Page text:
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Know your real-time protocols for IoT apps

Kurt Collins | Aug. 19, 2015
The XMPP, CoAP, and MQTT protocols have distinct pros and cons; here’s a quick rundown of the trade-offs.

CoAP is a simple request/response protocol (again, very similar to REST) that follows a traditional client/server model. Clients can make GET, PUT, POST, and DELETE requests to resources. CoAP packets use bitfields to maximize memory efficiency, and they make extensive usage of mappings from strings to integers to keep the data packets small enough to transport and interpret on-device. Aside from the extremely small packet size, another major advantage of CoAP is its usage of UDP; using datagrams allows for CoAP to be run on top of packet-based technologies like SMS.

All CoAP messages can be marked as either “confirmable” or “nonconfirmable,” serving as an application-level QoS. While SSL/TLS encryption isn’t available over UDP, CoAP makes use of Datagram Transport Layer Security (DTLS), which is analogous to the TCP version of TLS. The default level of encryption is equivalent to a 3,072-bit RSA key. Even with all of this, CoAP is designed to work on microcontrollers with as little as 10KB of RAM.

One of the downsides of CoAP: It's a one-to-one protocol. Though extensions that make group broadcasts possible are available, broadcast capabilities are not inherent to the protocol. Arguably, an even more important disadvantage is the lack of a publish-subscribe message queue.

Message Queue Telemetry Transport (MQTT) is a publish-subscribe messaging protocol. Similar to CoAP, it was built with resource-constrained devices in mind. MQTT has a lightweight packet structure designed to conserve both memory usage and power. A connected device subscribes to a topic hosted on an MQTT broker. Every time another device or service publishes data to a topic, all of the devices subscribed to it will automatically get the updated information.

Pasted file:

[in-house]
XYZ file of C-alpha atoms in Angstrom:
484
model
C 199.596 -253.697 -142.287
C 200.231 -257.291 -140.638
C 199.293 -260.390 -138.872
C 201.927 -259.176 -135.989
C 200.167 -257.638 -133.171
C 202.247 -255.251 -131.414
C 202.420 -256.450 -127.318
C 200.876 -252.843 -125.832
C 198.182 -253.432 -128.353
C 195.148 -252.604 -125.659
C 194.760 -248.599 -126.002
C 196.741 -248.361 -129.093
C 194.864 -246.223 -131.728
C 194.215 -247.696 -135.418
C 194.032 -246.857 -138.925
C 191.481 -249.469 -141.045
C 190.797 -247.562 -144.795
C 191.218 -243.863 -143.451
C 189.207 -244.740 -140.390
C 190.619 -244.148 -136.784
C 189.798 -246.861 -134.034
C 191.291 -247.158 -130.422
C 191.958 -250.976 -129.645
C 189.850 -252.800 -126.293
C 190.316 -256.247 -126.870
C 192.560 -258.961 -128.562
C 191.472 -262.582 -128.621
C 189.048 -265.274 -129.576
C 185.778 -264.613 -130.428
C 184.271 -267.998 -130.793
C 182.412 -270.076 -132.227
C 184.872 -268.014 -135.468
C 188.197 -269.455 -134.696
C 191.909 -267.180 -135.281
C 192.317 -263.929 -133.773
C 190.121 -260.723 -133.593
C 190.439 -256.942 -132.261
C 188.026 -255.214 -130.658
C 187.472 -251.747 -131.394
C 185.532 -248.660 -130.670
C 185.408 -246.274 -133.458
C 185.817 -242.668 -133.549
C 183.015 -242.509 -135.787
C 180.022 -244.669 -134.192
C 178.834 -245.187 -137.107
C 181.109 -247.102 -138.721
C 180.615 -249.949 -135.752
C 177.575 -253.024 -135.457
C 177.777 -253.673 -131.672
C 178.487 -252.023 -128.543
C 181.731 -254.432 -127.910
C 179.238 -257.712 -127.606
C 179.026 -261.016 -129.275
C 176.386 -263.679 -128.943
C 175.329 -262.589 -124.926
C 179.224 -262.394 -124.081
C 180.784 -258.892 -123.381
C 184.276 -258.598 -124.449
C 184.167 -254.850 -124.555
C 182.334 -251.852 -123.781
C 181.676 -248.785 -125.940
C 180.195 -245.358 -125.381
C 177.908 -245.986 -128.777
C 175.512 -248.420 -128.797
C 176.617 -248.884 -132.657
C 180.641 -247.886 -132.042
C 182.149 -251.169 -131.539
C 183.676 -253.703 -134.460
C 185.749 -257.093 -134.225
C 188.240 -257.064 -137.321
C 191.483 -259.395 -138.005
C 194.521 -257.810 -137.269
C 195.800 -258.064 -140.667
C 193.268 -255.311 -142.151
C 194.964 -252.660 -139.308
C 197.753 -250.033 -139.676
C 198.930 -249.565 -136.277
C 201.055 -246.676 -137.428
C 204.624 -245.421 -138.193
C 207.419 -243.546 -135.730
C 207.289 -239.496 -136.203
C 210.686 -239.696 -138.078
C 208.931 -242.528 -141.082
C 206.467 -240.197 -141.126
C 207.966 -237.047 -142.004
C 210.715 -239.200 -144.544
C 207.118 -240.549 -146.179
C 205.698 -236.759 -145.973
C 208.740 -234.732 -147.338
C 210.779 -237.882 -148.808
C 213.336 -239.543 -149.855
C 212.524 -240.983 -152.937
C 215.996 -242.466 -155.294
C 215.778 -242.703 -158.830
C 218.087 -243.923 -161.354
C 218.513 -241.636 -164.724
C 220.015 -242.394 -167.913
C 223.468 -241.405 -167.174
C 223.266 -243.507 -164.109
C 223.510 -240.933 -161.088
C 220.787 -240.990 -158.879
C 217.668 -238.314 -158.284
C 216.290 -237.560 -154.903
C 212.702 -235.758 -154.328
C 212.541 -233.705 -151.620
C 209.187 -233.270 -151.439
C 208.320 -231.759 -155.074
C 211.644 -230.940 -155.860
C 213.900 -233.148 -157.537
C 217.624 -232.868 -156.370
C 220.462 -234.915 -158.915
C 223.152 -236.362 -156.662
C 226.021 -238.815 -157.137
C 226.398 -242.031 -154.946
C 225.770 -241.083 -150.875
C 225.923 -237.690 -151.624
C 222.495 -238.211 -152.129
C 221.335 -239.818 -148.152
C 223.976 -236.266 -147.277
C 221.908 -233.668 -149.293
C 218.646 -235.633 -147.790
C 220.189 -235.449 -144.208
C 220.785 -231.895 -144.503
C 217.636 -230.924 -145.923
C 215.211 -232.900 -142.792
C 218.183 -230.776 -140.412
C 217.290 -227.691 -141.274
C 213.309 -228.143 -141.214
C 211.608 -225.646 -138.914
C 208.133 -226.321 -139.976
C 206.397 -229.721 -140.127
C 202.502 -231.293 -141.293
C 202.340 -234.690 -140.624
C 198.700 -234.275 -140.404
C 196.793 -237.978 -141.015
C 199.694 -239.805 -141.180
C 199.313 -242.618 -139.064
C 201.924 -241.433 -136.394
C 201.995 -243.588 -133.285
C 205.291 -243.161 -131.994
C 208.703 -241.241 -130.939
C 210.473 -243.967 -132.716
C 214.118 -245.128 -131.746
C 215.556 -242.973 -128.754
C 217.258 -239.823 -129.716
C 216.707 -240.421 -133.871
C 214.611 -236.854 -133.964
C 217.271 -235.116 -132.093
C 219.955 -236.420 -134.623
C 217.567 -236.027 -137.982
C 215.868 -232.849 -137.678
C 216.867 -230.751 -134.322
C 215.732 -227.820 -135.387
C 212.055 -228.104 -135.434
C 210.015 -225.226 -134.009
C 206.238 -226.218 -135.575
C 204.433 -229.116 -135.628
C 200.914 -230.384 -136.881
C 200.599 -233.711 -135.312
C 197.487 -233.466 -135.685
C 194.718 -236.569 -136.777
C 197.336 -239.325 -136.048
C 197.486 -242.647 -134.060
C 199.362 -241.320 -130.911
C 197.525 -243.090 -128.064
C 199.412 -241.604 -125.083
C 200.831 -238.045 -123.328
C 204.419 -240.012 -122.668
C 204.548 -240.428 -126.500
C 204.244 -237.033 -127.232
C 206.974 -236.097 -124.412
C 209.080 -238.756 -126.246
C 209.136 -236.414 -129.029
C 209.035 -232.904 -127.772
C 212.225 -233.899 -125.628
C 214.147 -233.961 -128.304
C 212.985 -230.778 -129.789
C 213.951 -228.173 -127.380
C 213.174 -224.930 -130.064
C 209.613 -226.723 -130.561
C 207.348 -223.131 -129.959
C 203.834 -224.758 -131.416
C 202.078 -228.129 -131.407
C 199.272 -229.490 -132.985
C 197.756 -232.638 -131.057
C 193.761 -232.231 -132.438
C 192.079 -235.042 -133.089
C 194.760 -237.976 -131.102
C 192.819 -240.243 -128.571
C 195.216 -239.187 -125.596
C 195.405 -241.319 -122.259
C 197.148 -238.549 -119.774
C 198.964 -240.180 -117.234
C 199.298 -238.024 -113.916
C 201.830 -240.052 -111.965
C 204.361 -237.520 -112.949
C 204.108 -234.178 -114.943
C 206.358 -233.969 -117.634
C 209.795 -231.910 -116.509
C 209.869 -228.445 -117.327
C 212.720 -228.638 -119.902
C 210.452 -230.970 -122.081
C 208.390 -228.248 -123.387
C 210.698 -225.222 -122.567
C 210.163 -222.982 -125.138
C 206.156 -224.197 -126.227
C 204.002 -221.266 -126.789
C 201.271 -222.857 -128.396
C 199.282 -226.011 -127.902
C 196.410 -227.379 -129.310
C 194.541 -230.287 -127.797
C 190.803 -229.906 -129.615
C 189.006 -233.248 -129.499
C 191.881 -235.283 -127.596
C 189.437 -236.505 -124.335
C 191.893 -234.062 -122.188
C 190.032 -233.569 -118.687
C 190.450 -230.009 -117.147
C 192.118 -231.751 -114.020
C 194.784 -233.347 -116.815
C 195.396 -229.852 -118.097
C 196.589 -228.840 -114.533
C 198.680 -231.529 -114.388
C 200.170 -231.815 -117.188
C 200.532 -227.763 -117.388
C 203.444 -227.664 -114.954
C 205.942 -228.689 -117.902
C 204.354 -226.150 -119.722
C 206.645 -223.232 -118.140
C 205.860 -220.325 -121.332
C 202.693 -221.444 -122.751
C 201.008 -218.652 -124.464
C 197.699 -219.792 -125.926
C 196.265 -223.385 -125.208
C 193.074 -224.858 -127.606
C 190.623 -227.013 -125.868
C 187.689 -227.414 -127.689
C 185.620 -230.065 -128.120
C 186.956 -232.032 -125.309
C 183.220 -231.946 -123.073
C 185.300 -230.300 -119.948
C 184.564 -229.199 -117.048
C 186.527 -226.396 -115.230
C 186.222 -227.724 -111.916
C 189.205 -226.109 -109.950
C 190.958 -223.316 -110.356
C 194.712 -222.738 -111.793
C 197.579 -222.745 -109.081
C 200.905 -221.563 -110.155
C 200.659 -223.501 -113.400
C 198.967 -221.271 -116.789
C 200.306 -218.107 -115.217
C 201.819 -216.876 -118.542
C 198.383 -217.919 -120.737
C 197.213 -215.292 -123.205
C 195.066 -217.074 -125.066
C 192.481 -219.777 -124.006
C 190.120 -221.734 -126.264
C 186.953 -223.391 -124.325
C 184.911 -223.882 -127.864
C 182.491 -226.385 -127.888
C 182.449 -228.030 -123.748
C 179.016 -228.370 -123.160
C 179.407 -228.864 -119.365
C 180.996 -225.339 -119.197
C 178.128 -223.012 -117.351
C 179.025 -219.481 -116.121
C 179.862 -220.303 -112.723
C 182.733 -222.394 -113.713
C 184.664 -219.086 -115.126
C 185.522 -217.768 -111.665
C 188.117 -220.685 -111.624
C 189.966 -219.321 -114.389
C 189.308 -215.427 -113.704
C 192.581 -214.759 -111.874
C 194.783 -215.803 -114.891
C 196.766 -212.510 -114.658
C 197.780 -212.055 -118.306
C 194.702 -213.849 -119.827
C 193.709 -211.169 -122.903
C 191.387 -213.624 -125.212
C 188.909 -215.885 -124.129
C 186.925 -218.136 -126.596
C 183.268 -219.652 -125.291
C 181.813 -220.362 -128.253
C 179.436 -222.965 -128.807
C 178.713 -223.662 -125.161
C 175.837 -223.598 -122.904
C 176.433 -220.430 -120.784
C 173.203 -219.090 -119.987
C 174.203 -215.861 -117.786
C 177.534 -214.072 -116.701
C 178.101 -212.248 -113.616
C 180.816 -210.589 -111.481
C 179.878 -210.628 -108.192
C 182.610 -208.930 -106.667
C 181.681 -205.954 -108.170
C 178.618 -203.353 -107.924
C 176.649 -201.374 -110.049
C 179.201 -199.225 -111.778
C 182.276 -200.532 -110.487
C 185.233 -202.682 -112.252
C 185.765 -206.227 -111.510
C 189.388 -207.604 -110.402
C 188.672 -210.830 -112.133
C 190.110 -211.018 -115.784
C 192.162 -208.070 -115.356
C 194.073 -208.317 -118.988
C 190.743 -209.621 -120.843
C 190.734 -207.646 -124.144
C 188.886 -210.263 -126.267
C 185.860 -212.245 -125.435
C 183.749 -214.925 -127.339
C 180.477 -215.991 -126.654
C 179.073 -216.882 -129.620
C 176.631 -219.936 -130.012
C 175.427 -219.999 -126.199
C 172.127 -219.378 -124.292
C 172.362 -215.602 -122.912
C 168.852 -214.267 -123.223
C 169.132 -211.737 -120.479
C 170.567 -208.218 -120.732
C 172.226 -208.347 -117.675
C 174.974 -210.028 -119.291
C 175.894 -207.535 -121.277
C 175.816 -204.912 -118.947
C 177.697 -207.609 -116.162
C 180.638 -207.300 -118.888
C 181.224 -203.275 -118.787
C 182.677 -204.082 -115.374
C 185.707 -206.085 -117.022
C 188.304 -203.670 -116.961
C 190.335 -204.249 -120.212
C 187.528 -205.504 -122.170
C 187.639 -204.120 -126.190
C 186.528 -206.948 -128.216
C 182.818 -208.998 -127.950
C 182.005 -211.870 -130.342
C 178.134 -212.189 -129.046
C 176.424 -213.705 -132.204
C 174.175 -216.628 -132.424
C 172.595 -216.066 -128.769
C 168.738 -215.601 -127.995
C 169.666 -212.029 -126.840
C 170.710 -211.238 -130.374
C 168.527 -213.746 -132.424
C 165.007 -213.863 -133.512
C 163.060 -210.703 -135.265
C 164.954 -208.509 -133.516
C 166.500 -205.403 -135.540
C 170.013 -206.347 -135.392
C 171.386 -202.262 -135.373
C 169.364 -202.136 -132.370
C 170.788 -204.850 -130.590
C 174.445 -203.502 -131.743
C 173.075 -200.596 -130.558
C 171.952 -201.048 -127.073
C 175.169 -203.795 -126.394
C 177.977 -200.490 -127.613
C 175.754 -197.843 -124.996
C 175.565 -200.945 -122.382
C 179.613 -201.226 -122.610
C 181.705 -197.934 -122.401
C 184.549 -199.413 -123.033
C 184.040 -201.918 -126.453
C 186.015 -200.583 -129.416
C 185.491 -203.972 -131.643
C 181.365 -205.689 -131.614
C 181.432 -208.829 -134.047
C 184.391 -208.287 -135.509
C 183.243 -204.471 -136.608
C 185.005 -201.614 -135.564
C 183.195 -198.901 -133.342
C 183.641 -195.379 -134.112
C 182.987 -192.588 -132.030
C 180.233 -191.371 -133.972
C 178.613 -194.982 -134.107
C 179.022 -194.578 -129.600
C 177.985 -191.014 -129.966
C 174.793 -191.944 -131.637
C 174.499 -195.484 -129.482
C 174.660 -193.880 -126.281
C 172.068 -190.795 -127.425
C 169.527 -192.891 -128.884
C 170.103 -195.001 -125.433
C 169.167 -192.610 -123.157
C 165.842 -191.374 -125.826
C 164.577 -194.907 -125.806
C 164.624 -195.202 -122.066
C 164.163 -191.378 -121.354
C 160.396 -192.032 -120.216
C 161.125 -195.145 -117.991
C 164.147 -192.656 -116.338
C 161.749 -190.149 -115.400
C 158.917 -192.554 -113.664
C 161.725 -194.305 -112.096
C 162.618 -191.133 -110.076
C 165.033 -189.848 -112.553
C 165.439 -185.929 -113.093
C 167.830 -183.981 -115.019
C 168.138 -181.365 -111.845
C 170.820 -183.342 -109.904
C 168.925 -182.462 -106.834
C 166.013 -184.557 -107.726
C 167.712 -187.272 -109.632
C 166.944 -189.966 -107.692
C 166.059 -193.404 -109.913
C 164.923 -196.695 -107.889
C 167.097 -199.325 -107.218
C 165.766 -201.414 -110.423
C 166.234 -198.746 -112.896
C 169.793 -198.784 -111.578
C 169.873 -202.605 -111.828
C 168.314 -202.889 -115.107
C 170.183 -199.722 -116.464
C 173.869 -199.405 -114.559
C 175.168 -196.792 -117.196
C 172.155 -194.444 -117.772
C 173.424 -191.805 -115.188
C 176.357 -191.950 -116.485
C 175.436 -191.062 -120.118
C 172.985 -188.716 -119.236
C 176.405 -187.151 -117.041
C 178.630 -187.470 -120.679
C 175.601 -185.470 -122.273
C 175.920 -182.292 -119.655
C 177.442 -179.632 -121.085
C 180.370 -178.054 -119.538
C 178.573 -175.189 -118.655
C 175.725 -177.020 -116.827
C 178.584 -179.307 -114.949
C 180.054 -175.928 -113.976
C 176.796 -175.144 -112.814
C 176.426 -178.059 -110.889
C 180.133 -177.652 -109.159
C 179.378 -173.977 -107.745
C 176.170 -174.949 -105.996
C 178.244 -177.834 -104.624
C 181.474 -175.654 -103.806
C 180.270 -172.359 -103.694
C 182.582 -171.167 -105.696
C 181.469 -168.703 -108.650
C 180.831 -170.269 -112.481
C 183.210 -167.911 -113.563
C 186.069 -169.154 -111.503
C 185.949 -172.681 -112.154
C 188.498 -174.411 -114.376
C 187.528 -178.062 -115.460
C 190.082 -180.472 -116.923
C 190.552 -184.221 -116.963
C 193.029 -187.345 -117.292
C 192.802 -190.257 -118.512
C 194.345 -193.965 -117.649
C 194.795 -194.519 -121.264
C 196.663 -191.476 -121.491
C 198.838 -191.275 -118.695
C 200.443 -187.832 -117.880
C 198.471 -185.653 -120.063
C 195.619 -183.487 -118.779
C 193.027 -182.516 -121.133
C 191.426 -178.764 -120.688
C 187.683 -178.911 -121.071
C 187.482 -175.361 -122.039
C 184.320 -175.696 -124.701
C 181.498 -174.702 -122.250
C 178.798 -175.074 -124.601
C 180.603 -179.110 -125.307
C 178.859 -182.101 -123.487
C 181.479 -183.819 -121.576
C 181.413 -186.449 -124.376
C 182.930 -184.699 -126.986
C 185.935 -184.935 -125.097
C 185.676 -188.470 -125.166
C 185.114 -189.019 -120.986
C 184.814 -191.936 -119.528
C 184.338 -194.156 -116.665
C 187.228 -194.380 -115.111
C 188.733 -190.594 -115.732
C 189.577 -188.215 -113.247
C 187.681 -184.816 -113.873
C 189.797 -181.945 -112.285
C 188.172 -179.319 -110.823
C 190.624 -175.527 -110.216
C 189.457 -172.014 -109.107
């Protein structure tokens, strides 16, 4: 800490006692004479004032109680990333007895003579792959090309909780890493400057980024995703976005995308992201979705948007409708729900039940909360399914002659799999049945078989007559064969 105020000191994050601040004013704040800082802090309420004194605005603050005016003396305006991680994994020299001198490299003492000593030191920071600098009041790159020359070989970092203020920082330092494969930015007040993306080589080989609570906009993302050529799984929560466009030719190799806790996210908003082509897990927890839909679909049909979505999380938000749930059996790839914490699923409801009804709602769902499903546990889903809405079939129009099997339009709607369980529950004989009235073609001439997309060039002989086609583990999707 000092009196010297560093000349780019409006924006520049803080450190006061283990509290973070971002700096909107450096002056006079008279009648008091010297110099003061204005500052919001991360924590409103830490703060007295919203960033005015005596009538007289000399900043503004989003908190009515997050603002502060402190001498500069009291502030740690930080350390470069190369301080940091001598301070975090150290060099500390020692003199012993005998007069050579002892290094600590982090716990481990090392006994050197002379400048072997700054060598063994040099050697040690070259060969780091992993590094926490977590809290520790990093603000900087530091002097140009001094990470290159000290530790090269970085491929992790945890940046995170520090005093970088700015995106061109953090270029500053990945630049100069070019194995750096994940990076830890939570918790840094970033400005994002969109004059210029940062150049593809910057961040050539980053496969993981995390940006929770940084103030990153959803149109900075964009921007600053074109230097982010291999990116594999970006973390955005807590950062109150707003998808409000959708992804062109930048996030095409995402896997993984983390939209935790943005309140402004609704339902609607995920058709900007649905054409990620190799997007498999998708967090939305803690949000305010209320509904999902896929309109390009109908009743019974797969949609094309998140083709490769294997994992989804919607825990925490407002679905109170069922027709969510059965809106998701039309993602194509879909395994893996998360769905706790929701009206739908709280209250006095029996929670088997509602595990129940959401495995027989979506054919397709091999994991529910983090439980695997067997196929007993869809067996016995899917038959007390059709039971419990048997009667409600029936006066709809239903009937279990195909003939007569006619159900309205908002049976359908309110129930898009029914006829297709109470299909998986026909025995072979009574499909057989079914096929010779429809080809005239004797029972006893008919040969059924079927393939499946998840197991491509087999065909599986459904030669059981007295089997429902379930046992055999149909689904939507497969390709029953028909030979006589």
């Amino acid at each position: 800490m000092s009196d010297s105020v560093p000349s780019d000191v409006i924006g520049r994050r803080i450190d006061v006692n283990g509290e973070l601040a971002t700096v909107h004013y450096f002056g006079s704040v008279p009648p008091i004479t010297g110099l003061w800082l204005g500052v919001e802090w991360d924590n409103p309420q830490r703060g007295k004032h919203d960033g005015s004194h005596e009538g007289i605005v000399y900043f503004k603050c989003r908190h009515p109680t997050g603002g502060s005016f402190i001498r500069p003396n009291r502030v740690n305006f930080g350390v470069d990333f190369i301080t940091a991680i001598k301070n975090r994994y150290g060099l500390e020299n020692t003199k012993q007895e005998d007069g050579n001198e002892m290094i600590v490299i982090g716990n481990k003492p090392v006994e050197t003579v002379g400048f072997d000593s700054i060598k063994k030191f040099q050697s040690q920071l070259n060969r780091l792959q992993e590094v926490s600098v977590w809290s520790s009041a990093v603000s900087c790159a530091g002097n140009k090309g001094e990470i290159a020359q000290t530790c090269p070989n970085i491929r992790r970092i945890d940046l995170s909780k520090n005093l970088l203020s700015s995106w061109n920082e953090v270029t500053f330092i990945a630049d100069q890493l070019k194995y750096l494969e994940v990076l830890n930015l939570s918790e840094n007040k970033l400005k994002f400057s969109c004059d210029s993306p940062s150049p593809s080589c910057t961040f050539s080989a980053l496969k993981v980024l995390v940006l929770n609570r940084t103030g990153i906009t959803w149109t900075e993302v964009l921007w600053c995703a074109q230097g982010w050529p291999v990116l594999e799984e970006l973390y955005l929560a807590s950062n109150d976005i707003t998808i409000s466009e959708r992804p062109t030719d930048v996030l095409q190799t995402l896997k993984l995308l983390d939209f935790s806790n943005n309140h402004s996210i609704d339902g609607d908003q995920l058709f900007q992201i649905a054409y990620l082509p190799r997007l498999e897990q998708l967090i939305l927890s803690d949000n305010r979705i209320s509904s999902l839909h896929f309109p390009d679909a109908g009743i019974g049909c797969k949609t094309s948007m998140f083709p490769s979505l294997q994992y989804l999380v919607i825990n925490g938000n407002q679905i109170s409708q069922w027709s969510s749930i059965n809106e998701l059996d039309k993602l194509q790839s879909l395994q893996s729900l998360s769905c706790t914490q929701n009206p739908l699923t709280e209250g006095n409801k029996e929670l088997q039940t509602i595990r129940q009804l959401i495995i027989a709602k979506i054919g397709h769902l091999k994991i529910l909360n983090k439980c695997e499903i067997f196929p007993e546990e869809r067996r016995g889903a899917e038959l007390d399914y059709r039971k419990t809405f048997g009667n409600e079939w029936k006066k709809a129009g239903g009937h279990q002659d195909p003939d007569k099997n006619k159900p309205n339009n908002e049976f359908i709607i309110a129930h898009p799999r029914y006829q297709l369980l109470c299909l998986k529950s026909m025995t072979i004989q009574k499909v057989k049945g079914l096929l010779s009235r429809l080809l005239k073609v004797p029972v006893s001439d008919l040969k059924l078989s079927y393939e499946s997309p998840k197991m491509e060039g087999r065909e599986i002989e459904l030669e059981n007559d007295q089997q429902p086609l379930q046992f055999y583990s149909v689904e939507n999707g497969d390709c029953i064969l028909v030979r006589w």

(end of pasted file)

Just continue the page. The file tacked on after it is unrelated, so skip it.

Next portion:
The major advantages of MQTT are the publish-subscribe message queue and the many-to-many broadcast capabilities. Using a long-lived outgoing TCP connection to the MQTT broker, sending messages of limited bandwidth back and forth is simple and straightforward.

The downside of having an always-on connection is that it limits the amount of time the devices can be put to sleep. If the device mostly sleeps, then another MQTT protocol can be used: MQTT-S, which works with UDP instead of TCP.

Understanding the underlying protocols will be important for every developer who wants to take full advantage of IoT technology. As the space heats up, there will be more questions about what is required to create efficient communication between devices. More important, for those creating APIs that not only interact with devices but also control them, real-time communications will be an absolute necessity. What started out as a way for people to communicate instantaneously via the Internet has turned into something much more versatile.


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